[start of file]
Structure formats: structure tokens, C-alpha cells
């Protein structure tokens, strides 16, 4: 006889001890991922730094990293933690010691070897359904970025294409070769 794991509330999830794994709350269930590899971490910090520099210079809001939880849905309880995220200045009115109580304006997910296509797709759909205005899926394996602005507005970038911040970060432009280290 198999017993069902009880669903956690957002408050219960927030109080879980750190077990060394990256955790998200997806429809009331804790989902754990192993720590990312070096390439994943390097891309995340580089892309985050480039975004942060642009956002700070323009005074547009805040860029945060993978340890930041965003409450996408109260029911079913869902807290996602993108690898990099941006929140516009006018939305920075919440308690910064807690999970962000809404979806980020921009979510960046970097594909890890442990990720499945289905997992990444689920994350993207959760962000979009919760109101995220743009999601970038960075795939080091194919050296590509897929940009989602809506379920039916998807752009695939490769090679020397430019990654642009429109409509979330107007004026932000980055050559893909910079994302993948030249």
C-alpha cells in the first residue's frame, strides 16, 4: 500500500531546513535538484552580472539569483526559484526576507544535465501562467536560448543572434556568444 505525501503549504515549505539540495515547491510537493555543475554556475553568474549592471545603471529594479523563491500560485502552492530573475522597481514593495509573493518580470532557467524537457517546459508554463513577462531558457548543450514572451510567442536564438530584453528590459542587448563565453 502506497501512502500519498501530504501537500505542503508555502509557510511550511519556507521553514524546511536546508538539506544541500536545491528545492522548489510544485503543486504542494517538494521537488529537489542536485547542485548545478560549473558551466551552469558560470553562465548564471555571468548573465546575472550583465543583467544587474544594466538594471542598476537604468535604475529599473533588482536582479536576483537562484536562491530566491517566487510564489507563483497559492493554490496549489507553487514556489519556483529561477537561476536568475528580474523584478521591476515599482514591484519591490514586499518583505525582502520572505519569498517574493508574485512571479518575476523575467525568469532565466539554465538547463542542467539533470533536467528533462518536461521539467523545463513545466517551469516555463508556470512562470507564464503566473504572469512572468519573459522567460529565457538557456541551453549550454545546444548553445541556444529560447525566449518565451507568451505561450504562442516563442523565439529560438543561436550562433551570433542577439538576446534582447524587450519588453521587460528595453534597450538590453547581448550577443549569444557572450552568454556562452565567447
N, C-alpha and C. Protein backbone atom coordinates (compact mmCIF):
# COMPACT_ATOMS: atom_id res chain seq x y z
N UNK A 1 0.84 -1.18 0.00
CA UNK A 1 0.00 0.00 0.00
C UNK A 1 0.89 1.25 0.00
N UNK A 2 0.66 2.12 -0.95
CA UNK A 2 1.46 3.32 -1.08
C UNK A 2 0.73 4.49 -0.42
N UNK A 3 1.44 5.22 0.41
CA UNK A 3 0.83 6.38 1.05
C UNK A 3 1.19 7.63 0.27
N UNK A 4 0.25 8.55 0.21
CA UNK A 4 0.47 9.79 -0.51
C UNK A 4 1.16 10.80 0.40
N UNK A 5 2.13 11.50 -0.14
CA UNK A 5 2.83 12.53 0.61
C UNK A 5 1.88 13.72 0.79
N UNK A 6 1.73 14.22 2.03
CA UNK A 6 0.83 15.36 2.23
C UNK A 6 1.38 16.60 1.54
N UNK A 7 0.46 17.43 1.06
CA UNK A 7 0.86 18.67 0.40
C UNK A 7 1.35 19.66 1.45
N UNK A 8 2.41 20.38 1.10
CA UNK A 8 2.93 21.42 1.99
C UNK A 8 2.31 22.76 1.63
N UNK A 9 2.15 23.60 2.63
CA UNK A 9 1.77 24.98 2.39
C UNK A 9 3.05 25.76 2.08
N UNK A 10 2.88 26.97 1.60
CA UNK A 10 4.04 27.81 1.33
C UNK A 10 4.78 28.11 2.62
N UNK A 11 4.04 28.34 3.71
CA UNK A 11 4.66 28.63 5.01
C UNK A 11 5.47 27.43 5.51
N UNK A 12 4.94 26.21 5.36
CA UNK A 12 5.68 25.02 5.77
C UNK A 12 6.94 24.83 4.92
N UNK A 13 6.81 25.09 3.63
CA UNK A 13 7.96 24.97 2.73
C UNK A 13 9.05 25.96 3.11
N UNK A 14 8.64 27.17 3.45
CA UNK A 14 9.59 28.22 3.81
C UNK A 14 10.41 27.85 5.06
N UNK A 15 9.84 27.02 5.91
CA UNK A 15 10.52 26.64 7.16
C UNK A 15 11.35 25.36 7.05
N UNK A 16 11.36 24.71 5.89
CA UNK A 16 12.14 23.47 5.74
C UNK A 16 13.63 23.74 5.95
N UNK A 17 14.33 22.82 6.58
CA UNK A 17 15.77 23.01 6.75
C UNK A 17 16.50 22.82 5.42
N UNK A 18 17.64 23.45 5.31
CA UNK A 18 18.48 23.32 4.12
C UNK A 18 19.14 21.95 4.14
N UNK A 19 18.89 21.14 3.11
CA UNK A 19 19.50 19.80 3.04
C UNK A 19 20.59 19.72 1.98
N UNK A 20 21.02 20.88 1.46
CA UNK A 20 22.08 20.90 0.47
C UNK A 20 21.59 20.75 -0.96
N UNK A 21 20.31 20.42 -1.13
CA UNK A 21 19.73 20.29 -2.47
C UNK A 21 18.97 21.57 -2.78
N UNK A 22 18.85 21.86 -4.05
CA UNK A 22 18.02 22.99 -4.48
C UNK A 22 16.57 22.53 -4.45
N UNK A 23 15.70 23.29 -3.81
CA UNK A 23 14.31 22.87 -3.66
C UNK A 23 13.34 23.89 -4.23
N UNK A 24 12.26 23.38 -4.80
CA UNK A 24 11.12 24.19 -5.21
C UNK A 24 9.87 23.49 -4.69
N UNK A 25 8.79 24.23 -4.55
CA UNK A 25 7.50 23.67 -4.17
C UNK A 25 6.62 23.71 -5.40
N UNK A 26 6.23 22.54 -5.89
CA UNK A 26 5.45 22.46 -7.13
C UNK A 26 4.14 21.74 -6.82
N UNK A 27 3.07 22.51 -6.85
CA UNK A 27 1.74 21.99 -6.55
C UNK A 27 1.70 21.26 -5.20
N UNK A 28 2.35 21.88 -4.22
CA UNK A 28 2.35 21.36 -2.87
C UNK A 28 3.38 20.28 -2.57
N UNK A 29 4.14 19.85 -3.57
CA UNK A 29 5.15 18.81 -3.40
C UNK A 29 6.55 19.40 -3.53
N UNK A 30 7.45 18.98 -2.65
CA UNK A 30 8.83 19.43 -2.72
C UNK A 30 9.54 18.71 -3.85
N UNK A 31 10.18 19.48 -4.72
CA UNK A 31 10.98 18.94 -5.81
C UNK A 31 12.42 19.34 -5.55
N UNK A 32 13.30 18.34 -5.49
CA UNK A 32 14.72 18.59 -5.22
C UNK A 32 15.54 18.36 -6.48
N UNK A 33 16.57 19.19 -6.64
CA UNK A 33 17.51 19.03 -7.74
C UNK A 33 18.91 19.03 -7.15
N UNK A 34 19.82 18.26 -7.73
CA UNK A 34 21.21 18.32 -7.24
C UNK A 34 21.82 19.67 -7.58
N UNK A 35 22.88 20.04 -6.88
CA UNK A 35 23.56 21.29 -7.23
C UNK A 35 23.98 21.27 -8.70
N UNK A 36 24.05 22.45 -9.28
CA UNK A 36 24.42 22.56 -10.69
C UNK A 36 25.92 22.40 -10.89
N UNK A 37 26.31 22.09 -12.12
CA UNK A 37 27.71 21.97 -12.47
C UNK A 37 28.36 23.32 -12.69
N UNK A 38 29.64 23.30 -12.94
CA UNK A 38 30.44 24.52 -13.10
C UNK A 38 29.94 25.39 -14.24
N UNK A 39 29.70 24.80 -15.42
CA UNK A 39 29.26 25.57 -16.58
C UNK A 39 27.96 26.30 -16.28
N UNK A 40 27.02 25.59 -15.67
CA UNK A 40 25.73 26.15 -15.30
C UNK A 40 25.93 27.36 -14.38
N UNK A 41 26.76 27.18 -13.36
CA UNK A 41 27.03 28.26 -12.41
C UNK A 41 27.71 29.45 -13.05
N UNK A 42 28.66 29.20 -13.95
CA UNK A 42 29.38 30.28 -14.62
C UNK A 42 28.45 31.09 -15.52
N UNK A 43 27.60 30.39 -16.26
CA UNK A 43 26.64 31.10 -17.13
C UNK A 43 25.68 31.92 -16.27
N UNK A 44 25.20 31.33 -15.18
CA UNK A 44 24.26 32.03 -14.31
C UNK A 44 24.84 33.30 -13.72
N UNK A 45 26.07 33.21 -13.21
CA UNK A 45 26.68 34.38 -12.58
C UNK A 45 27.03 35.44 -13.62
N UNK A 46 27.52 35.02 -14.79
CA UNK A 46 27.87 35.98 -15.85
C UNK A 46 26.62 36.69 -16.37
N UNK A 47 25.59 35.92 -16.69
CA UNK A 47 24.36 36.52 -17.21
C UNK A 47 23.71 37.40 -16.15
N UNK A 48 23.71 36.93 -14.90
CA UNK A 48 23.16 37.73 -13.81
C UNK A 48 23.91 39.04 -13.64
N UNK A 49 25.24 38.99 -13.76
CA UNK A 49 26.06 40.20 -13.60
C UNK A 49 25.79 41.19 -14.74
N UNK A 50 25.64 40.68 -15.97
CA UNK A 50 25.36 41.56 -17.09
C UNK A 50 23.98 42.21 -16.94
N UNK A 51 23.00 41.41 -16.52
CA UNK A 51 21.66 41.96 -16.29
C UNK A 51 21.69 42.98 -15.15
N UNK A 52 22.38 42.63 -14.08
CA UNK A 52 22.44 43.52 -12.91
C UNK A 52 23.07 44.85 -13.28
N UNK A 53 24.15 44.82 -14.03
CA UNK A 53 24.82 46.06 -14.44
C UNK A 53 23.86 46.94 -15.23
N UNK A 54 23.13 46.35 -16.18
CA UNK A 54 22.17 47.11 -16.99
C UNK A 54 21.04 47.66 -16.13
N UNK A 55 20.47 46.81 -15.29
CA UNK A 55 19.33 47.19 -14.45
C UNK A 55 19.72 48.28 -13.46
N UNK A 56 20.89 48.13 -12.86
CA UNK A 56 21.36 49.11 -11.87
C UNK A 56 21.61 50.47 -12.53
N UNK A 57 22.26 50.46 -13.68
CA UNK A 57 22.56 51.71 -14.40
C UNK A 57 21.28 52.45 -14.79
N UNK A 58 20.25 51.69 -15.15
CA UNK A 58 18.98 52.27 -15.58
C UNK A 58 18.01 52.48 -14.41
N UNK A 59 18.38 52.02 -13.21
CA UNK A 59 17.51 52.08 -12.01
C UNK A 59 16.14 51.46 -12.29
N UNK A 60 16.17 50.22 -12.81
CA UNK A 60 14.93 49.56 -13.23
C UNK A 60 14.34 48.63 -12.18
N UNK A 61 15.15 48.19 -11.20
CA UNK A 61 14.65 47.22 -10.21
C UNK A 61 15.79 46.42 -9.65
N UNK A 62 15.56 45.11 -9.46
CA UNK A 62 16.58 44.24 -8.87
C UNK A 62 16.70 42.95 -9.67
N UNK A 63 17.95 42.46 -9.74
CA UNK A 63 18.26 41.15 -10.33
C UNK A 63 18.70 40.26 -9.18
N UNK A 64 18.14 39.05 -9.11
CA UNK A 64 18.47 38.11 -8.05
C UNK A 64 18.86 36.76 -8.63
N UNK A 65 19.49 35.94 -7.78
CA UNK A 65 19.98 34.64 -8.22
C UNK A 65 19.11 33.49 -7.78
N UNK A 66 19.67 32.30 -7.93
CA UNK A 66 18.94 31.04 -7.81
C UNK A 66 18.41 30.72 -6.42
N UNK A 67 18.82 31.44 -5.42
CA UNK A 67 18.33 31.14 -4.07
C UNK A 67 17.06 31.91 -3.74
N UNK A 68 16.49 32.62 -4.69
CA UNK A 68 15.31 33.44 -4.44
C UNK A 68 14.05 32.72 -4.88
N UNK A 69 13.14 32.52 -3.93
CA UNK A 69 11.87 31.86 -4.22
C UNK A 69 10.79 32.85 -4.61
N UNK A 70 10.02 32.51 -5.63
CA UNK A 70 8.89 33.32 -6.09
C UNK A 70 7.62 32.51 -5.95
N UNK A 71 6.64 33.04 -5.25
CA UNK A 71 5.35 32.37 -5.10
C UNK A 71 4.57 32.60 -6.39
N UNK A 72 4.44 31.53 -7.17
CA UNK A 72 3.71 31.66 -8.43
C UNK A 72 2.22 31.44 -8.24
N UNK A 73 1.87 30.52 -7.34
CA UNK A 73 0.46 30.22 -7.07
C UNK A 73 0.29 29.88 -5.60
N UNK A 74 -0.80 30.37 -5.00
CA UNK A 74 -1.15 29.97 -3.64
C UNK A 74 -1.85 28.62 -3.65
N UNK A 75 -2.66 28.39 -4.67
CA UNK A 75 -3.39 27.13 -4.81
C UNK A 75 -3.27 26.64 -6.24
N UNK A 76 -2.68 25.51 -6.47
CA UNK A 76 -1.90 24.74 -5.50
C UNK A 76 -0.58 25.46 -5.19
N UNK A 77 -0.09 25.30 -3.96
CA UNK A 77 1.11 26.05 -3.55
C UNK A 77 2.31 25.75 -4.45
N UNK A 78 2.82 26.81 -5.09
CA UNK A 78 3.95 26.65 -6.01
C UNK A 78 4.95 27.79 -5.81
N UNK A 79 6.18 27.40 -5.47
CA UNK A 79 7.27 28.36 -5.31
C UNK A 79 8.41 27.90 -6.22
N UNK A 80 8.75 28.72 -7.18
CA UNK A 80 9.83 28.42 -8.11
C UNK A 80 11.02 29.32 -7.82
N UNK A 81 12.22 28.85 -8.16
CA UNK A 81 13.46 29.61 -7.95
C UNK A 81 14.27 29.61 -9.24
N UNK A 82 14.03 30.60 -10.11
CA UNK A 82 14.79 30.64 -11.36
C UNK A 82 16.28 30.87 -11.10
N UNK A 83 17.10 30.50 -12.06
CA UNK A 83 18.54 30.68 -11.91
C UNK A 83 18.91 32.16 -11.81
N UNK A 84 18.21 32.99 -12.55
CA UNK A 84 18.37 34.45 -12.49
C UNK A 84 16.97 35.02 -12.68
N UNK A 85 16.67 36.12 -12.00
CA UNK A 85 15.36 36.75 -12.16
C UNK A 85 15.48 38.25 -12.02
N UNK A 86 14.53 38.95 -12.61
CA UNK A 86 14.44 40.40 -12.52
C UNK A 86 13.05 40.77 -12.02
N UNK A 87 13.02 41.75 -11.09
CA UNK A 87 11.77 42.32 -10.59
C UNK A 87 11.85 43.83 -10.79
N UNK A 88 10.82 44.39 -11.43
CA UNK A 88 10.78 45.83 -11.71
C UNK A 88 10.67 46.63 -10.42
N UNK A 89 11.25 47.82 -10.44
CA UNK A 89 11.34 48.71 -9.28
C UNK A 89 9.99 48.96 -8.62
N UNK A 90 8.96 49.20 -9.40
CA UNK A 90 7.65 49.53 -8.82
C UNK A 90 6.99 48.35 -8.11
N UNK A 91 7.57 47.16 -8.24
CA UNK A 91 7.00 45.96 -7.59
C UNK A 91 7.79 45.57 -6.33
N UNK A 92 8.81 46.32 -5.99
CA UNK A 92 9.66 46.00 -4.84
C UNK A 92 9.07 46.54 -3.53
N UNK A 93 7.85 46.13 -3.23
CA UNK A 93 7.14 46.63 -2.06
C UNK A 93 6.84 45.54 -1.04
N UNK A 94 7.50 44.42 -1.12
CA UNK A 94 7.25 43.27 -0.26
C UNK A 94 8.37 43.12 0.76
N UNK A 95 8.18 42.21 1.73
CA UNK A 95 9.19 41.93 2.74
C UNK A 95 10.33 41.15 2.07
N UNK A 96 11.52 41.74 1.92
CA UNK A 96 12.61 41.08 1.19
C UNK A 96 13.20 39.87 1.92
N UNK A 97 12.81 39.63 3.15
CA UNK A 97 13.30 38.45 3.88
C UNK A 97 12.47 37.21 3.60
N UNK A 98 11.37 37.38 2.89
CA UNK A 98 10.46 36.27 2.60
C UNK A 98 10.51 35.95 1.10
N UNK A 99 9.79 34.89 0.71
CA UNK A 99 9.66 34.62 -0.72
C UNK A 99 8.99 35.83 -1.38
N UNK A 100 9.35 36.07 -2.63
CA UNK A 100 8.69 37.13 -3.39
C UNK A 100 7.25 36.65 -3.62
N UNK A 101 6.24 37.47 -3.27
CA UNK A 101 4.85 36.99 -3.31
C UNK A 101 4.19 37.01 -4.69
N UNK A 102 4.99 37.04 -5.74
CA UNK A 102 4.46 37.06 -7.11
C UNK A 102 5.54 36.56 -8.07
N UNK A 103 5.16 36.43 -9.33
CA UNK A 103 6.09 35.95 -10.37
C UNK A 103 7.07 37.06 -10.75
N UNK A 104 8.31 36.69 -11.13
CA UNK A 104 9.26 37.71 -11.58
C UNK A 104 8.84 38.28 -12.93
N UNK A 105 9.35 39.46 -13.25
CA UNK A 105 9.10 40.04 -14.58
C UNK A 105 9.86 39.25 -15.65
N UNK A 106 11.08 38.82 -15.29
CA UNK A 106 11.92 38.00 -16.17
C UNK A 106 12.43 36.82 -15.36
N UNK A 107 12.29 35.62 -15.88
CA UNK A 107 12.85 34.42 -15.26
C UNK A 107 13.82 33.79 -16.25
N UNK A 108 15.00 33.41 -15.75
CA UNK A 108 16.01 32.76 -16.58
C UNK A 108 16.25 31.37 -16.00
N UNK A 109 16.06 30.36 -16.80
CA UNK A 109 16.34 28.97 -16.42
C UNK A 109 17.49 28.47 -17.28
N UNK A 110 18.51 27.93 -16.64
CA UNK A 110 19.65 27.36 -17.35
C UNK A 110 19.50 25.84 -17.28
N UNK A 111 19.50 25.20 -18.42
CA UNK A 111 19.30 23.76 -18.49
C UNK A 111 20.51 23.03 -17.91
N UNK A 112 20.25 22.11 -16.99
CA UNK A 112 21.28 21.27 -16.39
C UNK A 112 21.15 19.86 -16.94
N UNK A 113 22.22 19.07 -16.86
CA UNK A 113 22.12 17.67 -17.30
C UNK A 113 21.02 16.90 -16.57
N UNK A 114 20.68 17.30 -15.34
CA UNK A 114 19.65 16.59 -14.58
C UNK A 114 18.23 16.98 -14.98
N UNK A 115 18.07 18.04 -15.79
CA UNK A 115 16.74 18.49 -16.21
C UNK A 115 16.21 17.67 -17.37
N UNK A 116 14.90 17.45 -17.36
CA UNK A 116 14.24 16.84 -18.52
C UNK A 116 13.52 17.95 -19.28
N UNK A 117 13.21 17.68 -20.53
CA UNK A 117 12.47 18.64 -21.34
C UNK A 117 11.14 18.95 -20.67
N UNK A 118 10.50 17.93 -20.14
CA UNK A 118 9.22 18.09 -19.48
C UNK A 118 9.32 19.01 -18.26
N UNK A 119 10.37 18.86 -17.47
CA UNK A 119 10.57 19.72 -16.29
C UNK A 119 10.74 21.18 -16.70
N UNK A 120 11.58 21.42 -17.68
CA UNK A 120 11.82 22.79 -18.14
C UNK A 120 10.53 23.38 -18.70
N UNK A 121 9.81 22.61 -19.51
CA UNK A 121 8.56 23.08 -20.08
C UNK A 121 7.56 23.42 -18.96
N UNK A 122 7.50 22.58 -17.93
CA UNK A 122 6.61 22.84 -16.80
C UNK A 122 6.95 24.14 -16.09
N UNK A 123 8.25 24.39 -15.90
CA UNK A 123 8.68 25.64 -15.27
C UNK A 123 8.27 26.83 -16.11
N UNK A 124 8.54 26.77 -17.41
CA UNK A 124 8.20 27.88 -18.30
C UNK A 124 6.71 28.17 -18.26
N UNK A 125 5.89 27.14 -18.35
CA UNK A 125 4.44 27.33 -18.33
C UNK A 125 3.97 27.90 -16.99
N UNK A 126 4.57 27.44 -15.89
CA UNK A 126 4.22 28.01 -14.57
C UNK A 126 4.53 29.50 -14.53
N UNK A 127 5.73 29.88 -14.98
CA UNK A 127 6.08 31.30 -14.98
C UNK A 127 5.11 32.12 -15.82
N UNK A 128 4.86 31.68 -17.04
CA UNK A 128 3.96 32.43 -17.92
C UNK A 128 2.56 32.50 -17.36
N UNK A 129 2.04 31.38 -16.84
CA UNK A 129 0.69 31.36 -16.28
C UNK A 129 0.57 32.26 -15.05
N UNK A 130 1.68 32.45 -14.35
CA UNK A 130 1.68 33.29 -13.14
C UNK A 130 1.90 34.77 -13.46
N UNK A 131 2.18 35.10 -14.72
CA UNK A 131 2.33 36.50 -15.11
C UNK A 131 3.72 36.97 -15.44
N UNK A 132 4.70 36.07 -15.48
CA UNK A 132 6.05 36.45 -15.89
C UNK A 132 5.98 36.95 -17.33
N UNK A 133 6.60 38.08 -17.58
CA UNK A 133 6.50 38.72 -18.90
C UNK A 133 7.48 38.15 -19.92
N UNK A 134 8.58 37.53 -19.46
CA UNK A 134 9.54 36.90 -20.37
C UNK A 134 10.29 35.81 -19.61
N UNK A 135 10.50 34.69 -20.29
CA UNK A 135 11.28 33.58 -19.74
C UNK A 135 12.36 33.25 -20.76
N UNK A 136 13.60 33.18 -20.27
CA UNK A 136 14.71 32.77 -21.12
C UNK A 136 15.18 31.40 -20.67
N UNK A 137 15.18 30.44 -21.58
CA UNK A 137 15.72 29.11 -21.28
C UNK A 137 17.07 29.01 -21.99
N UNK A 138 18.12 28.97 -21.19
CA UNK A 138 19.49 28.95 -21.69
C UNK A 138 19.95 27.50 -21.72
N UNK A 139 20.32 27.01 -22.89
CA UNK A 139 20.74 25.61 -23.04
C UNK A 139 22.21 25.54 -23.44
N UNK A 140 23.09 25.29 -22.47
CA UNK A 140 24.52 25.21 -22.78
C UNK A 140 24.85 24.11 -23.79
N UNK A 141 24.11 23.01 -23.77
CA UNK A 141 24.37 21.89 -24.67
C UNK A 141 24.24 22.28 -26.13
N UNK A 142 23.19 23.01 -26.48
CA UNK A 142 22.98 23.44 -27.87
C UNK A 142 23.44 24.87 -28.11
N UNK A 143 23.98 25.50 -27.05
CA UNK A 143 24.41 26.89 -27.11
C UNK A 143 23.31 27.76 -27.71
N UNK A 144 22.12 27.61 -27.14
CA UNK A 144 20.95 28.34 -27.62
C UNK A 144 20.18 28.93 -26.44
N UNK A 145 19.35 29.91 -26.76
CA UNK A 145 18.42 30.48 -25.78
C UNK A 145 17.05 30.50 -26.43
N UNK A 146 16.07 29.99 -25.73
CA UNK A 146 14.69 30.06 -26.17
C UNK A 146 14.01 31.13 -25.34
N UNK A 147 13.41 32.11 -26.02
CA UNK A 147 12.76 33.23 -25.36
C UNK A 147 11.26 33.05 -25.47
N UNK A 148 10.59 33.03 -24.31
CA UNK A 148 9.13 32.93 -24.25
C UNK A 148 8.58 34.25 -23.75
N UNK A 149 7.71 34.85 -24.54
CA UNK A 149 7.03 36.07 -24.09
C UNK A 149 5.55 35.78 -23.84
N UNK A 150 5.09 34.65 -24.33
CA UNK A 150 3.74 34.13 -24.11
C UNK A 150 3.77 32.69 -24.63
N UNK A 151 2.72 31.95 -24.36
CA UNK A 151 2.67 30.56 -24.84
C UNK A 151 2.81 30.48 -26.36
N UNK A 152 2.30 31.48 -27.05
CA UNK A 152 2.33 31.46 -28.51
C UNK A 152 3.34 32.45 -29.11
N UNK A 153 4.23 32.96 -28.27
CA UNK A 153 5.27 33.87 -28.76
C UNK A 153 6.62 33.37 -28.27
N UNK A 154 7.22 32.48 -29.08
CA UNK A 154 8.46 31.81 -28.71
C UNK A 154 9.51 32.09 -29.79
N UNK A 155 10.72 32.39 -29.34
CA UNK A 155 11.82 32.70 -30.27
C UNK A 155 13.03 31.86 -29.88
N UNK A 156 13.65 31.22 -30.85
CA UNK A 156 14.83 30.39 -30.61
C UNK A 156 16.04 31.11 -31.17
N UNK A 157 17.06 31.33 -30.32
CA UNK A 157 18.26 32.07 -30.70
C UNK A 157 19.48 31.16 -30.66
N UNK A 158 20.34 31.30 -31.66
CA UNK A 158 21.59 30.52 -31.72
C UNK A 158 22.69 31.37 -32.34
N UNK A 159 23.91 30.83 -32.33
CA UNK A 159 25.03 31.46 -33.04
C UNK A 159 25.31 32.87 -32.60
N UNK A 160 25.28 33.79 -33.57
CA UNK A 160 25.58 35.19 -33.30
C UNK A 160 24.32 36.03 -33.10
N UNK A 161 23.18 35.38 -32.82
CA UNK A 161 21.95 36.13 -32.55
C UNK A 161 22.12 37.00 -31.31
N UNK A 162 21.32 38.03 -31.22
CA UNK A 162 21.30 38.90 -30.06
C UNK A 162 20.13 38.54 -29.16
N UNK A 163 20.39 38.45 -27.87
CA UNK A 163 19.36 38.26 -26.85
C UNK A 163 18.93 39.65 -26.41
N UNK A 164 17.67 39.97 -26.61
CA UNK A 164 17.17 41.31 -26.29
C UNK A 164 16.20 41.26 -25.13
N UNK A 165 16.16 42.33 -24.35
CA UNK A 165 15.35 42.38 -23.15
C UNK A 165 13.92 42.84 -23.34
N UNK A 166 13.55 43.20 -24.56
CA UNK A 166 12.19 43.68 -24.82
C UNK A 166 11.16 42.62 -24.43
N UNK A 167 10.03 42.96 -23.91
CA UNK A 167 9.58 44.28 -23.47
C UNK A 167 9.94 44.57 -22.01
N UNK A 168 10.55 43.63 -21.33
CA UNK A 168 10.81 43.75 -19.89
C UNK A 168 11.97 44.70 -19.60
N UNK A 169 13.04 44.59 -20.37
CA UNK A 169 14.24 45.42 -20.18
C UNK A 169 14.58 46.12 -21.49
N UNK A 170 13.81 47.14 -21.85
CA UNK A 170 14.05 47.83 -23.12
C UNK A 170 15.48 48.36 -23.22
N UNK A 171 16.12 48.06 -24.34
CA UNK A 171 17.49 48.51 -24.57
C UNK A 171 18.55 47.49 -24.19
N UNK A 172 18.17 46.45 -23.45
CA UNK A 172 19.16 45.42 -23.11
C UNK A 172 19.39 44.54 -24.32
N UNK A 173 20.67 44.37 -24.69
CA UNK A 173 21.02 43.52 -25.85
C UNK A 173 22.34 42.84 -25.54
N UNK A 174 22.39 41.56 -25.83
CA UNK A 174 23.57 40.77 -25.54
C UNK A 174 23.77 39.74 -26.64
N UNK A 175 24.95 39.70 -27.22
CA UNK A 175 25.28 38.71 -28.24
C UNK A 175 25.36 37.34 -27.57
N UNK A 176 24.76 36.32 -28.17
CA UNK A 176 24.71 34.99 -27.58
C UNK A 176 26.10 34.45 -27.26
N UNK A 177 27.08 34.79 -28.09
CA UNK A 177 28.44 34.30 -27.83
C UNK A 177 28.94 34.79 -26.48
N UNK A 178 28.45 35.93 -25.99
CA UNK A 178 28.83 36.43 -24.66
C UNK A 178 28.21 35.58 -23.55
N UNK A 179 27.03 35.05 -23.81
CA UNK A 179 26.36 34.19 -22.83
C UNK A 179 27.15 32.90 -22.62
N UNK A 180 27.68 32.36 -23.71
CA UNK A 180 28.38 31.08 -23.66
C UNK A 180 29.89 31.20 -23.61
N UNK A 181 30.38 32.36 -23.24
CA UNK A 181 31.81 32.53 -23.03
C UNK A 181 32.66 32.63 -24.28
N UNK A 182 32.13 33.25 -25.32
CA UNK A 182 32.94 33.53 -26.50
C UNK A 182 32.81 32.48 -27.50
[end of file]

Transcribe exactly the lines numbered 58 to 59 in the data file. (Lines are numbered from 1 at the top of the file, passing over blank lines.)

CA UNK A 18 18.48 23.32 4.12
C UNK A 18 19.14 21.95 4.14